by Heather M Eichenbaum Esq
Although amusement parks are generally considered relaxed and fun by their guests, employees may well view the atmosphere differently. This is something to consider as you prepare your staff for the season ahead.
Park employees often work in extreme temperatures and weather conditions, stand on their feet for hours, and sometimes deal with difficult patrons. When an employee feels they are being mistreated, the working conditions compound and seem even worse.
Despite the casual nature of amusement parks, employers must adhere to standards for non-discrimination, avoidance of sexual harassment and other laws governing workplaces. Moreover, these policies must be posted conspicuously and enforced diligently to avoid claims of mistreatment.
Employees must be treated equally, regardless of their gender, race, age and religious beliefs. Their complaints must be documented, considered and investigated, and responded to seriously.
Parks must be particularly conscious of avoiding age discrimination. Though you may wish to project a youthful and energetic image, age cannot, under any circumstances, be a factor in hiring, promoting or firing any employee unless physical demands of the job render a particular age incapable of performing it (such as a minimum age for ride operators, or physical requirements for mechanics). In other words, if a particular individual can perform the job requirements, the employer cannot consider the person’s age in making the decision of who to give the job to.
Likewise, an employer cannot tolerate inappropriate sexual, racial, gender-based or age-based comments by any employee in the workplace. Allowing such comments, once brought to the employer’s attention, can easily result in liability if an employee complains about the work environment.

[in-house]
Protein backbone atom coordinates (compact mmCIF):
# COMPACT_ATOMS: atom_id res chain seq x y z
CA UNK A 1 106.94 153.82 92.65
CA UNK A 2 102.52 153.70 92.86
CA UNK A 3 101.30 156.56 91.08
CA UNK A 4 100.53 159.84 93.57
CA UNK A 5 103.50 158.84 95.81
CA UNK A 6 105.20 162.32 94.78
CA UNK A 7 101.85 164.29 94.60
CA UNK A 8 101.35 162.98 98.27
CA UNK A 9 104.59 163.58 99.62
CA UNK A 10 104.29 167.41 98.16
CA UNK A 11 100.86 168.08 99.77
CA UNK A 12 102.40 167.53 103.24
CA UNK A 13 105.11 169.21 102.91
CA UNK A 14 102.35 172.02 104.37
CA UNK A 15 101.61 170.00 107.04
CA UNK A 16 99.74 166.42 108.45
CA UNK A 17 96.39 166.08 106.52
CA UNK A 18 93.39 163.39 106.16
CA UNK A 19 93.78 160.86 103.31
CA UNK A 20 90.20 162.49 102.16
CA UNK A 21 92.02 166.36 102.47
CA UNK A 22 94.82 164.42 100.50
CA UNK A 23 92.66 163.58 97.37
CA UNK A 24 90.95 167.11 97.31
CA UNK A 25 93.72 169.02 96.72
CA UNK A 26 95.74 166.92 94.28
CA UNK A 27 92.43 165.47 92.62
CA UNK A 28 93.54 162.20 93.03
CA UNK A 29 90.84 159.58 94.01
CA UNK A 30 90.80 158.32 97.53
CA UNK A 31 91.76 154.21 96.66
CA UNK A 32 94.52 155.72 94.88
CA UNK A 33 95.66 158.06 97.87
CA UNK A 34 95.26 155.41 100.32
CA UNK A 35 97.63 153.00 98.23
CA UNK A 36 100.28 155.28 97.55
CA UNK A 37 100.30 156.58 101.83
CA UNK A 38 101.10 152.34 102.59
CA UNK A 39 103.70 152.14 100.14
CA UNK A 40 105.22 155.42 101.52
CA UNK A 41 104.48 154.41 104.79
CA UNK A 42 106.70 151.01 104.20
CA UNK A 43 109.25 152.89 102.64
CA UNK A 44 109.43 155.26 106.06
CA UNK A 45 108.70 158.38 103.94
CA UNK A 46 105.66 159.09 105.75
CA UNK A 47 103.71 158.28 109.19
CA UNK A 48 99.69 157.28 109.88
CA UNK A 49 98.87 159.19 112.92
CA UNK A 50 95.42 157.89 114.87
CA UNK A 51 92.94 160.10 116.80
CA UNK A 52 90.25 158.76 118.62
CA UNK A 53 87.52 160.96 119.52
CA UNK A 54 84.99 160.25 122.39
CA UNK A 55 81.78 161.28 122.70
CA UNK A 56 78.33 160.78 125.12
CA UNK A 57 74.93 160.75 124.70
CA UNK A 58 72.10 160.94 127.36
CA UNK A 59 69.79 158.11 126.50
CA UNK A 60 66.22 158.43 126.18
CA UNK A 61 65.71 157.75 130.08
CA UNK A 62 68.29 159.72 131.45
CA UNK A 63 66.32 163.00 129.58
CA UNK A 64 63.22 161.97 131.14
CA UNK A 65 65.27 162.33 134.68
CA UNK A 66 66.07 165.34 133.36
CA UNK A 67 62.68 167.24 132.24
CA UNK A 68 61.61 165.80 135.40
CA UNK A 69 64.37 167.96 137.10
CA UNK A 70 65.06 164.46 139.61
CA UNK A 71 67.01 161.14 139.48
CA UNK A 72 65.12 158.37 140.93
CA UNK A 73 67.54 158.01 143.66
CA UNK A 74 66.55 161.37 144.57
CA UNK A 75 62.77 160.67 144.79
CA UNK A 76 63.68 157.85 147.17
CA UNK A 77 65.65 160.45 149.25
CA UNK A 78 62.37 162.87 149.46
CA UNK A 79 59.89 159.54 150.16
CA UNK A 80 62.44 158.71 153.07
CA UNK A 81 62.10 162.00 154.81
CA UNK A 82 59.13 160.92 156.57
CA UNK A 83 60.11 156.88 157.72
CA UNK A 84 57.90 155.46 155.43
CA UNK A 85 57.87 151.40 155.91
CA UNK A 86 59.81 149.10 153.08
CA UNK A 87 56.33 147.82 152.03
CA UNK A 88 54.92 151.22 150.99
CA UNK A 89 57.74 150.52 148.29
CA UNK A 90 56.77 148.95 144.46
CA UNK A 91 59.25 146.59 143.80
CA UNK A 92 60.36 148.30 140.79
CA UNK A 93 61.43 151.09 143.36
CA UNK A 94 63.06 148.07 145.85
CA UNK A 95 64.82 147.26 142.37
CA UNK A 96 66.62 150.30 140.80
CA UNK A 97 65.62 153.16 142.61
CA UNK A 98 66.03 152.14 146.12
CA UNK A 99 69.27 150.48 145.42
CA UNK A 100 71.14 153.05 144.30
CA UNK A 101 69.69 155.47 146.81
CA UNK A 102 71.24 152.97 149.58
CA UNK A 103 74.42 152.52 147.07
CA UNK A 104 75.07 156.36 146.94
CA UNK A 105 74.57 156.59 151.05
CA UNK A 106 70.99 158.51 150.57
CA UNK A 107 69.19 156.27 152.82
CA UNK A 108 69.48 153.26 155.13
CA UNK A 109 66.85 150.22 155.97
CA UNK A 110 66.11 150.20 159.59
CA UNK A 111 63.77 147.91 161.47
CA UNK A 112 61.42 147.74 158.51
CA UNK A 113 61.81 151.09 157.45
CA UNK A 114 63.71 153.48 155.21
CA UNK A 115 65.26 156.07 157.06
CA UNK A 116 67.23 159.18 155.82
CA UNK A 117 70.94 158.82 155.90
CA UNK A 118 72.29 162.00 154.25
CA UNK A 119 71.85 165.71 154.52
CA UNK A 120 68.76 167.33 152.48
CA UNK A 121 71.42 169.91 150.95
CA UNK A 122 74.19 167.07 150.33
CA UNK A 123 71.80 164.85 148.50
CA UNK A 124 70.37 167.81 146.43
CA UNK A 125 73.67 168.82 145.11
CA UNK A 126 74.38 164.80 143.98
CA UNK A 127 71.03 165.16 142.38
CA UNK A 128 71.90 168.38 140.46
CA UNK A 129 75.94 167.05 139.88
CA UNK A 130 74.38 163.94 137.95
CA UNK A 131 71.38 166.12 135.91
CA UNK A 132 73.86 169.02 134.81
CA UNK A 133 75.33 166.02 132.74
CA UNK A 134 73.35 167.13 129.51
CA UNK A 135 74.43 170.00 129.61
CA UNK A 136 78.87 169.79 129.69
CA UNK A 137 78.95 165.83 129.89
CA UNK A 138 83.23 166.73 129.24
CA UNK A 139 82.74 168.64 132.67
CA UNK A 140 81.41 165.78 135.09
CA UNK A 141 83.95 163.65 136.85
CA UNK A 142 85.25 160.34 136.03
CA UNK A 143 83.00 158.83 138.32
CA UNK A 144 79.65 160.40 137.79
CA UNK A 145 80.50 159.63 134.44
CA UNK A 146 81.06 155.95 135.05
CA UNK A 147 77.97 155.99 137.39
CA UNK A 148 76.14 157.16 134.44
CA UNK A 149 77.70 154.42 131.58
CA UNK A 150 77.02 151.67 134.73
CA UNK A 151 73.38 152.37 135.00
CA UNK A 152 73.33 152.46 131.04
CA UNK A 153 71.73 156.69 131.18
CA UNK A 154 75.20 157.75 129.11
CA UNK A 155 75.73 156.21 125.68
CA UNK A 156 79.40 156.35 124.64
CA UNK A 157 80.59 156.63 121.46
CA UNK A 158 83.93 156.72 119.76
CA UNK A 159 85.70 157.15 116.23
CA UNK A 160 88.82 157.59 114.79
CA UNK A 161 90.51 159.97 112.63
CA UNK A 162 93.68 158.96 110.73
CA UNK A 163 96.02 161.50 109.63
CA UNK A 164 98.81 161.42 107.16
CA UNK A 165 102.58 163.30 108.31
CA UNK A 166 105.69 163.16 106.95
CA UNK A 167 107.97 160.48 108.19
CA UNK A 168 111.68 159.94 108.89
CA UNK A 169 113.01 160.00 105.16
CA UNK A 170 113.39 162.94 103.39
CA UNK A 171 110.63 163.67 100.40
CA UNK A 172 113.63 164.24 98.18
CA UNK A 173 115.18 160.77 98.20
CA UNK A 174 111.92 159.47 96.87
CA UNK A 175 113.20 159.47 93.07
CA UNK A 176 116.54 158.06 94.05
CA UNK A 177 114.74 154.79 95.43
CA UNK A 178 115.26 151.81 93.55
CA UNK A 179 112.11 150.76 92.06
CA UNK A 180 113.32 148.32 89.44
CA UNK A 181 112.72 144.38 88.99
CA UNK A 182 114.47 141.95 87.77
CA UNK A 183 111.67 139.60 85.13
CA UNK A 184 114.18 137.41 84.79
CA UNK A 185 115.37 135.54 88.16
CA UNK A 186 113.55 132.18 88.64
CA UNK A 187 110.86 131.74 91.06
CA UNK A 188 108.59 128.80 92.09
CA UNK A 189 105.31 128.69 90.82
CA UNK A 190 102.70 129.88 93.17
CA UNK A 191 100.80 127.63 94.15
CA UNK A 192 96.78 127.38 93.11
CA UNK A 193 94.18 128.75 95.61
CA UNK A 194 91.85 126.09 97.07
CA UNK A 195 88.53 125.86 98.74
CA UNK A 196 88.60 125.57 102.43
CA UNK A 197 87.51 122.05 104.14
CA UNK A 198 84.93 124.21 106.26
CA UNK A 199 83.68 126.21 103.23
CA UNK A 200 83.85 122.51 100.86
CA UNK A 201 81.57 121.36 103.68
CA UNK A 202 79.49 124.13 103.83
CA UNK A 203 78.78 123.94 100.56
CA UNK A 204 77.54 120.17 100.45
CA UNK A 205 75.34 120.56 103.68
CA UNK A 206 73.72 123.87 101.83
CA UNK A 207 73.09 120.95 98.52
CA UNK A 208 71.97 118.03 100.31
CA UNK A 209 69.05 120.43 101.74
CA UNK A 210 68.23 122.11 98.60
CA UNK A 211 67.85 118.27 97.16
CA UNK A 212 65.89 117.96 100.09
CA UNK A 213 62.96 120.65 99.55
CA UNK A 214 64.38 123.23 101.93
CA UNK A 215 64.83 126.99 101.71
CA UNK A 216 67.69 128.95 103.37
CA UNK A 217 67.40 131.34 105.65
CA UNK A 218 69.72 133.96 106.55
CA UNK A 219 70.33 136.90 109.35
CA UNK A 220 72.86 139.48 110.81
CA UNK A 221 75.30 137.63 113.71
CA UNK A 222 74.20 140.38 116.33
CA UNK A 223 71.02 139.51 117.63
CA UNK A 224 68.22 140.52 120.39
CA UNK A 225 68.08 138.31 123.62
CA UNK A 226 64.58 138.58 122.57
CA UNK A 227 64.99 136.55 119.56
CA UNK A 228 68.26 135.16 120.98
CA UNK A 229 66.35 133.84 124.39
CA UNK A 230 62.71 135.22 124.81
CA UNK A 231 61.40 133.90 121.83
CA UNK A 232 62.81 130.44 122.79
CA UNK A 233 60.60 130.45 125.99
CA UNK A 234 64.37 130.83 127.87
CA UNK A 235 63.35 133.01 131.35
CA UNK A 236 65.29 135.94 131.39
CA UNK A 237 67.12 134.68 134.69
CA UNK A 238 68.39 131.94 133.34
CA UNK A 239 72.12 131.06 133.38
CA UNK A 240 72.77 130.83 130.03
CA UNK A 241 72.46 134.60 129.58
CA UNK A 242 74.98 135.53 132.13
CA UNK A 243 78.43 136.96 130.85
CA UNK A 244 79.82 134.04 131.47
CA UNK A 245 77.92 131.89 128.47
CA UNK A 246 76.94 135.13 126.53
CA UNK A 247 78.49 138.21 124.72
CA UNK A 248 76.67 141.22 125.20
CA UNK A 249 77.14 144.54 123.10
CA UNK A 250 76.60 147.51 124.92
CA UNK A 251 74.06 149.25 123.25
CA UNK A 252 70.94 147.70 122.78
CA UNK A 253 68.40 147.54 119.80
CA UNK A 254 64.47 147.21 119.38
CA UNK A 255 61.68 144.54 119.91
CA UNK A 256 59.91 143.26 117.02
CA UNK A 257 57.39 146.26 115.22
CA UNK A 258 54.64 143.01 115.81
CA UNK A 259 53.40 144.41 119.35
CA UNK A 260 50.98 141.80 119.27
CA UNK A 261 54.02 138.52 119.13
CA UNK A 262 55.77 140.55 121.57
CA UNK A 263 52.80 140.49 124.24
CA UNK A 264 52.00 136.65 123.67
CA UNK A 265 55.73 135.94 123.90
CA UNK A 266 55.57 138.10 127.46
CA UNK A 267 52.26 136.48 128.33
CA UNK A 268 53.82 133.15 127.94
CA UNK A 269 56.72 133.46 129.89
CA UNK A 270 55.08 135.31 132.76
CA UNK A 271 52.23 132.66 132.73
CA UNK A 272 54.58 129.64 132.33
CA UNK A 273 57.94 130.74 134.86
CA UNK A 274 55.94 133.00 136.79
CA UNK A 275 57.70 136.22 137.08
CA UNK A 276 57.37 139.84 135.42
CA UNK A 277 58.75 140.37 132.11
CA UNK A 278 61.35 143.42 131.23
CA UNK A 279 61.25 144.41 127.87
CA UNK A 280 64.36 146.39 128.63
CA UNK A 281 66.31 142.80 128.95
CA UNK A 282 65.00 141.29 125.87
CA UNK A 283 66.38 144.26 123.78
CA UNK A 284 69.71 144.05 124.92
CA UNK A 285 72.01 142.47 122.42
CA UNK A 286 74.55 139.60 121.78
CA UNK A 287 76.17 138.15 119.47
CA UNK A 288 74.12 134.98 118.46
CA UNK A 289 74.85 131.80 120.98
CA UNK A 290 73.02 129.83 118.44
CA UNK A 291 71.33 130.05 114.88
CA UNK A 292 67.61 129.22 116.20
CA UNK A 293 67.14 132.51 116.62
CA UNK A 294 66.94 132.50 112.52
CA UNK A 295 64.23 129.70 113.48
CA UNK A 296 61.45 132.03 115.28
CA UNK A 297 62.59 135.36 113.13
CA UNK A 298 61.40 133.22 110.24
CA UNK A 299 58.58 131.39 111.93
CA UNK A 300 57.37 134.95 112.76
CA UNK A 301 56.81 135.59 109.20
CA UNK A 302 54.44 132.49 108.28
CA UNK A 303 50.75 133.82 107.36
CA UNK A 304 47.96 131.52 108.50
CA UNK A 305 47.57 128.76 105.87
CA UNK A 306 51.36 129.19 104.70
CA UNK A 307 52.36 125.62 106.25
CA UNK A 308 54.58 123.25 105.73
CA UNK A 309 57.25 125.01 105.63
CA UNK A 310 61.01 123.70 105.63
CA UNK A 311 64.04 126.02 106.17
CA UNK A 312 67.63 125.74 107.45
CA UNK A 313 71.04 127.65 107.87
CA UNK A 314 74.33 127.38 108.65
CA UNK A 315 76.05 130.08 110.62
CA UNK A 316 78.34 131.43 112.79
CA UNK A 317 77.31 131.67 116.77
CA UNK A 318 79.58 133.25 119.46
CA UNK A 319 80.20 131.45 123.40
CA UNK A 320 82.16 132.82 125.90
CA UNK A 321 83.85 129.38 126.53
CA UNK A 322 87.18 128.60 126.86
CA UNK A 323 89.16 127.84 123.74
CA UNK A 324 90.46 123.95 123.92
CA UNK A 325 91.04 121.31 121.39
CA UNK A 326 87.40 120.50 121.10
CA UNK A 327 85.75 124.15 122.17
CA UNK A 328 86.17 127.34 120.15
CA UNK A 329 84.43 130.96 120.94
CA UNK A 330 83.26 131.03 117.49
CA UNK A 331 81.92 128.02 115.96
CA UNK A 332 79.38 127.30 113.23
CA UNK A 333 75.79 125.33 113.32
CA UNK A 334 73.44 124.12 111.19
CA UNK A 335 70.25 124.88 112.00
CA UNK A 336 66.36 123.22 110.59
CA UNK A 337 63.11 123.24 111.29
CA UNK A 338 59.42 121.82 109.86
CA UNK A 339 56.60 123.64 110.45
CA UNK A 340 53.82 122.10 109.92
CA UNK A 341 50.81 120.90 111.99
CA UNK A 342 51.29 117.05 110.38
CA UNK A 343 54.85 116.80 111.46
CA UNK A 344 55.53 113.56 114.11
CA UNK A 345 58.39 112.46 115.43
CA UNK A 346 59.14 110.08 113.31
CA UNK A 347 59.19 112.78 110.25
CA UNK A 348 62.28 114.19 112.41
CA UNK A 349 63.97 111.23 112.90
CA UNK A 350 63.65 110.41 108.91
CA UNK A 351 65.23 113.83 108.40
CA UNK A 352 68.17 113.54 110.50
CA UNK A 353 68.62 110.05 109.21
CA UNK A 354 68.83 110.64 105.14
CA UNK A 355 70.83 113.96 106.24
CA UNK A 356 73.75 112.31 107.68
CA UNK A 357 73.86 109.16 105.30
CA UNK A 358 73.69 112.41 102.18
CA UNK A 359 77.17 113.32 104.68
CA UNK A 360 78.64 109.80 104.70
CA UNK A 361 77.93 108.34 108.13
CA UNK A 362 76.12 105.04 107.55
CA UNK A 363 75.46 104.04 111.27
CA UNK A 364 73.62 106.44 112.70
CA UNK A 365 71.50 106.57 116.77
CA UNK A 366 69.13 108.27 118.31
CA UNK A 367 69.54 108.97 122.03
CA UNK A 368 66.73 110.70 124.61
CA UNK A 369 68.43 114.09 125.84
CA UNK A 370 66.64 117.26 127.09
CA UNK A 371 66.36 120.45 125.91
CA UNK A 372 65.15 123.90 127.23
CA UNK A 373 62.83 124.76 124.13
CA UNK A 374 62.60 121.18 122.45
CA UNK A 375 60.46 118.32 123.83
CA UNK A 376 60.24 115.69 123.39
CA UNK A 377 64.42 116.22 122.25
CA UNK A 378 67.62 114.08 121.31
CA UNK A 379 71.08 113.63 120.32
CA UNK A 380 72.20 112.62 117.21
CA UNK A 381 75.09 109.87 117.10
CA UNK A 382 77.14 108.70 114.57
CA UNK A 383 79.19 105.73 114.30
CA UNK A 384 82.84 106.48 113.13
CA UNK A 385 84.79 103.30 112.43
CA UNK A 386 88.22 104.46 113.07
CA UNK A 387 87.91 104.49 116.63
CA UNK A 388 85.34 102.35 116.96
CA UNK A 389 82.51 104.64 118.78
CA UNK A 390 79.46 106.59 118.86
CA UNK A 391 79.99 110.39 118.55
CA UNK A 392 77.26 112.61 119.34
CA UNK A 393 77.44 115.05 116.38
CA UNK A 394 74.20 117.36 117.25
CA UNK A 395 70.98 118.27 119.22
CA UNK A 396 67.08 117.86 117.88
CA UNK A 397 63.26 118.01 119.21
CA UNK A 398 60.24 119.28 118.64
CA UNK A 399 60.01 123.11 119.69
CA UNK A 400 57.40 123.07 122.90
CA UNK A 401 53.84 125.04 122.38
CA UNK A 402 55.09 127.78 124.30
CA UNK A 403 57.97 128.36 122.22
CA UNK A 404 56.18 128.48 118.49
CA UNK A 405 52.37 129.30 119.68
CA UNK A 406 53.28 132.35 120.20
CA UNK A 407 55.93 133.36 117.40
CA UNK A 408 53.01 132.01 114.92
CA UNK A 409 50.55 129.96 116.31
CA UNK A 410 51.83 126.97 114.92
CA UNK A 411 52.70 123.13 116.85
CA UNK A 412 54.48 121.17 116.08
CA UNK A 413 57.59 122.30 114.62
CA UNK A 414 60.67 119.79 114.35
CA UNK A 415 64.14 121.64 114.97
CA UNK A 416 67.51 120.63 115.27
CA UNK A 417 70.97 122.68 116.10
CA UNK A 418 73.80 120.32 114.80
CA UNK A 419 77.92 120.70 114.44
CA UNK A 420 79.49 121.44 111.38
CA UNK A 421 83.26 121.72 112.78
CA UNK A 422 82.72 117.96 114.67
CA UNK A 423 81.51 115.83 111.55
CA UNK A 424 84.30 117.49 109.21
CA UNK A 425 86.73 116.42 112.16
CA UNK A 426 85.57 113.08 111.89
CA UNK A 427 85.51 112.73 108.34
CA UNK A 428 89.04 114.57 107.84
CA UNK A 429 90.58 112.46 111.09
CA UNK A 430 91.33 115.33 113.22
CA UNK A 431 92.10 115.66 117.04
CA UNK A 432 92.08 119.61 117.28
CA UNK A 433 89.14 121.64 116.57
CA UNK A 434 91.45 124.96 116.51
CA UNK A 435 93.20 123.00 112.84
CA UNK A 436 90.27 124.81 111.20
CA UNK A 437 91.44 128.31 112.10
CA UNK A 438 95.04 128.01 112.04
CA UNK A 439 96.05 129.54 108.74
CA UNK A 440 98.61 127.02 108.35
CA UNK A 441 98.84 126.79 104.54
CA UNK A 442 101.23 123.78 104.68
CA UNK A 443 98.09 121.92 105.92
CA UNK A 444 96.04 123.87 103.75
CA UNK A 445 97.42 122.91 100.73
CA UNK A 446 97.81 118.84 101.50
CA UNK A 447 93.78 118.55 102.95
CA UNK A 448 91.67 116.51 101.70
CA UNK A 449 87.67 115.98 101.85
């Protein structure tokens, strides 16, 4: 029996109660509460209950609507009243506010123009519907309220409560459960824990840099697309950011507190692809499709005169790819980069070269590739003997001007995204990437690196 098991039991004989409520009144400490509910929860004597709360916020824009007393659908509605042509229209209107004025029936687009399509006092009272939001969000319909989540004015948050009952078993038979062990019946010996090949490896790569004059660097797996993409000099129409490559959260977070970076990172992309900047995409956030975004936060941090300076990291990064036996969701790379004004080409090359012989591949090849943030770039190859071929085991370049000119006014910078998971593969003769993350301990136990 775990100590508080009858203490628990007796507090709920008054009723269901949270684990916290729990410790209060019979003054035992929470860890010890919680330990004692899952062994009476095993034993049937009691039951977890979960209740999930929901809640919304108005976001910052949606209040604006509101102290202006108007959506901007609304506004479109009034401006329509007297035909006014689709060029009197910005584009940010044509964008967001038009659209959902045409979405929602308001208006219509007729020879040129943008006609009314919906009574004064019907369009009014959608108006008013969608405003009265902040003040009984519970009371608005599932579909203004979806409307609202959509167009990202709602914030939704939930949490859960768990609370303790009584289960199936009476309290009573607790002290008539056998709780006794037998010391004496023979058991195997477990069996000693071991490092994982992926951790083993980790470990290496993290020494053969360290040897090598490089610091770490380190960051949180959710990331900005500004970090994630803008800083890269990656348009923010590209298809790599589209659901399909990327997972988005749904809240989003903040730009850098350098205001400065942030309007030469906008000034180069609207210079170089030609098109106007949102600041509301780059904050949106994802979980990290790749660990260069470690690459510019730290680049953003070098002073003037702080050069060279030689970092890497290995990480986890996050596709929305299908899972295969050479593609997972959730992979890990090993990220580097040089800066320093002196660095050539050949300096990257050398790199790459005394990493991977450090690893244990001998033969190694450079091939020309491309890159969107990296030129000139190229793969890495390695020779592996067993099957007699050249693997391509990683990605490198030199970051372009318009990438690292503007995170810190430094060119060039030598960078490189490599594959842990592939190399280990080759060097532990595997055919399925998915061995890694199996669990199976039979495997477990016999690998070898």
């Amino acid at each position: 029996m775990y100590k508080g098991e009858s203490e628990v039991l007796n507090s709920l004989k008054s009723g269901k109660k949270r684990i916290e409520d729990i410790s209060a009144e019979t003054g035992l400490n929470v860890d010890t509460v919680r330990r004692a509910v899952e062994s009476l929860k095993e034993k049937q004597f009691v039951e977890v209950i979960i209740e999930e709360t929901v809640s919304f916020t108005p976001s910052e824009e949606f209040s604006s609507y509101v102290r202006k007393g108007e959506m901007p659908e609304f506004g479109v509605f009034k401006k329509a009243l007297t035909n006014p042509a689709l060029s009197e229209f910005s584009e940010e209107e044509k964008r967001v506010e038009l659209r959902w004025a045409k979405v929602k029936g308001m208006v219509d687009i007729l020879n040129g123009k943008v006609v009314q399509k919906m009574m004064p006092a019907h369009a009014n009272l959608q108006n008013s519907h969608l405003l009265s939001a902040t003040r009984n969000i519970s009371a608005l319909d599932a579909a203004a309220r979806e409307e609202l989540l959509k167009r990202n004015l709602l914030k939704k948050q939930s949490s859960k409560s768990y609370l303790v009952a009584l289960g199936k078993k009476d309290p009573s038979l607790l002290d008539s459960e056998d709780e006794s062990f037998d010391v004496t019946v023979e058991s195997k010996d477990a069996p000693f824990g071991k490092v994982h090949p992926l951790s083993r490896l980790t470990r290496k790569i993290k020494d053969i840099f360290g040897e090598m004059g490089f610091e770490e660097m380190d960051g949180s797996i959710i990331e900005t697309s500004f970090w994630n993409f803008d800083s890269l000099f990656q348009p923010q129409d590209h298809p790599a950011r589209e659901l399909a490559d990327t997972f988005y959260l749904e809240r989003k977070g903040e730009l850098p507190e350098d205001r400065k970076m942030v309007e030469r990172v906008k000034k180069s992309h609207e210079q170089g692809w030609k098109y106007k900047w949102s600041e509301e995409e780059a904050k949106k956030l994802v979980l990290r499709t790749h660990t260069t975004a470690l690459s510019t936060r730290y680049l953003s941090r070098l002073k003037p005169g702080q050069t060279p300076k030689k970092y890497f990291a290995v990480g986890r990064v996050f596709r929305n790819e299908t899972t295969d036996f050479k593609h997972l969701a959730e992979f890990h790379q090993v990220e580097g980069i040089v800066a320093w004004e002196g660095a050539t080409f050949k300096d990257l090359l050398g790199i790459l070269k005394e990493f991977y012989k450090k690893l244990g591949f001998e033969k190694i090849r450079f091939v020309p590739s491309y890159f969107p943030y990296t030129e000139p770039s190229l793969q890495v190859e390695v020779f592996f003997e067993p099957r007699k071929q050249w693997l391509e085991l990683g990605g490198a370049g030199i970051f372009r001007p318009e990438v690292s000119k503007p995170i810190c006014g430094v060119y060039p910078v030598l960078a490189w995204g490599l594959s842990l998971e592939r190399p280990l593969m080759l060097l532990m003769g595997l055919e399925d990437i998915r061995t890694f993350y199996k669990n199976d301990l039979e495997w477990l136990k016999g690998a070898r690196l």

Appropriate action must be taken against any employee, including management and supervisory-level employees, who treats another employee, or even generally acts, inappropriately. Offending members of staff must be handled carefully but sternly. Although a “first offence” may be handled with a reprimand and warning, any second offence by the same employee must be responded to much more harshly to protect the park. In the event of a significant offence, such as a sexual assault, the employee should be immediately terminated to ensure a comfortable workplace for others and to avoid liability being assessed against the park.
Most importantly, all employee complaints, the investigation that follows, and the outcome of the investigation, must be carefully and thoroughly documented. Employees leave and memories fade. Without documentation of what occurred, it will leave your park incapable of defending itself against a claim of wrongdoing by an employee or former employee.
Heather Eichenbaum is an attorney with Spector Gadon & Rosen PC, located in Philadelphia, New Jersey and Florida. Clients include Six Flags, Steel Pier, Gillian’s Wonderland, Holiday World and Reithoffer Shows. Heather can be reached at +1 215-241-8856 or firstname.lastname@example.org